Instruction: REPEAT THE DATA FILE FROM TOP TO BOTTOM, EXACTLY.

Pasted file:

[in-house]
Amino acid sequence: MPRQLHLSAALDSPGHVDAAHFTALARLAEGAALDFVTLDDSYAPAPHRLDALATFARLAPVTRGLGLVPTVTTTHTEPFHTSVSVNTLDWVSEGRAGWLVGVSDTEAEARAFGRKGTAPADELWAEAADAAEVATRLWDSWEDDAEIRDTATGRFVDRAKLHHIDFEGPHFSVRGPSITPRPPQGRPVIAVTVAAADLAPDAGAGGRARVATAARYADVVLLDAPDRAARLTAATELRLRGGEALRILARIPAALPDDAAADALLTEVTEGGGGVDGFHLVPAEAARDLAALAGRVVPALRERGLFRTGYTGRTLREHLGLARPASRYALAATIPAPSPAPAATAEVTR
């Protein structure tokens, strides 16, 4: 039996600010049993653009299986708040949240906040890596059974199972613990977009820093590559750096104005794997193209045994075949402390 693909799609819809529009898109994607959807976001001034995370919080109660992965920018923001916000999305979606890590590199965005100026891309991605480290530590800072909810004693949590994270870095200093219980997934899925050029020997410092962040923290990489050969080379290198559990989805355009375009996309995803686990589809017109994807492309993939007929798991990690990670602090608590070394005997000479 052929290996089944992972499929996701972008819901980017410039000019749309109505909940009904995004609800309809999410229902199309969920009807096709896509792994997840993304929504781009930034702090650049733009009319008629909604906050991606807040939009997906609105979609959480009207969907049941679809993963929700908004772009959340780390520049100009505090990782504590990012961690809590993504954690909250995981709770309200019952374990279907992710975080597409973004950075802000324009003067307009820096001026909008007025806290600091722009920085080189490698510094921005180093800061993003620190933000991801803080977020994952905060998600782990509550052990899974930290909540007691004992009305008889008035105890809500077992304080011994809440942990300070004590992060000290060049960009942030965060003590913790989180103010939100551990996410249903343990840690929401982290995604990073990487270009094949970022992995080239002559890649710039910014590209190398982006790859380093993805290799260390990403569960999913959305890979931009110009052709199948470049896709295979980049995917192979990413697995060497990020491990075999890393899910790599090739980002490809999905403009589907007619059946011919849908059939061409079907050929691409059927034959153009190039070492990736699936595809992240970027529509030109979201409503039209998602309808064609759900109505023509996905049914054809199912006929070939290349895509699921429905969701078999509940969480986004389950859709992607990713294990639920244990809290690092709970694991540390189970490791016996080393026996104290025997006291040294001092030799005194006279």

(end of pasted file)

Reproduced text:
[in-house]
Amino acid sequence: MPRQLHLSAALDSPGHVDAAHFTALARLAEGAALDFVTLDDSYAPAPHRLDALATFARLAPVTRGLGLVPTVTTTHTEPFHTSVSVNTLDWVSEGRAGWLVGVSDTEAEARAFGRKGTAPADELWAEAADAAEVATRLWDSWEDDAEIRDTATGRFVDRAKLHHIDFEGPHFSVRGPSITPRPPQGRPVIAVTVAAADLAPDAGAGGRARVATAARYADVVLLDAPDRAARLTAATELRLRGGEALRILARIPAALPDDAAADALLTEVTEGGGGVDGFHLVPAEAARDLAALAGRVVPALRERGLFRTGYTGRTLREHLGLARPASRYALAATIPAPSPAPAATAEVTR
């Protein structure tokens, strides 16, 4: 039996600010049993653009299986708040949240906040890596059974199972613990977009820093590559750096104005794997193209045994075949402390 693909799609819809529009898109994607959807976001001034995370919080109660992965920018923001916000999305979606890590590199965005100026891309991605480290530590800072909810004693949590994270870095200093219980997934899925050029020997410092962040923290990489050969080379290198559990989805355009375009996309995803686990589809017109994807492309993939007929798991990690990670602090608590070394005997000479 052929290996089944992972499929996701972008819901980017410039000019749309109505909940009904995004609800309809999410229902199309969920009807096709896509792994997840993304929504781009930034702090650049733009009319008629909604906050991606807040939009997906609105979609959480009207969907049941679809993963929700908004772009959340780390520049100009505090990782504590990012961690809590993504954690909250995981709770309200019952374990279907992710975080597409973004950075802000324009003067307009820096001026909008007025806290600091722009920085080189490698510094921005180093800061993003620190933000991801803080977020994952905060998600782990509550052990899974930290909540007691004992009305008889008035105890809500077992304080011994809440942990300070004590992060000290060049960009942030965060003590913790989180103010939100551990996410249903343990840690929401982290995604990073990487270009094949970022992995080239002559890649710039910014590209190398982006790859380093993805290799260390990403569960999913959305890979931009110009052709199948470049896709295979980049995917192979990413697995060497990020491990075999890393899910790599090739980002490809999905403009589907007619059946011919849908059939061409079907050929691409059927034959153009190039070492990736699936595809992240970027529509030109979201409503039209998602309808064609759900109505023509996905049914054809199912006929070939290349895509699921429905969701078999509940969480986004389950859709992607990713294990639920244990809290690092709970694991540390189970490791016996080393026996104290025997006291040294001092030799005194006279």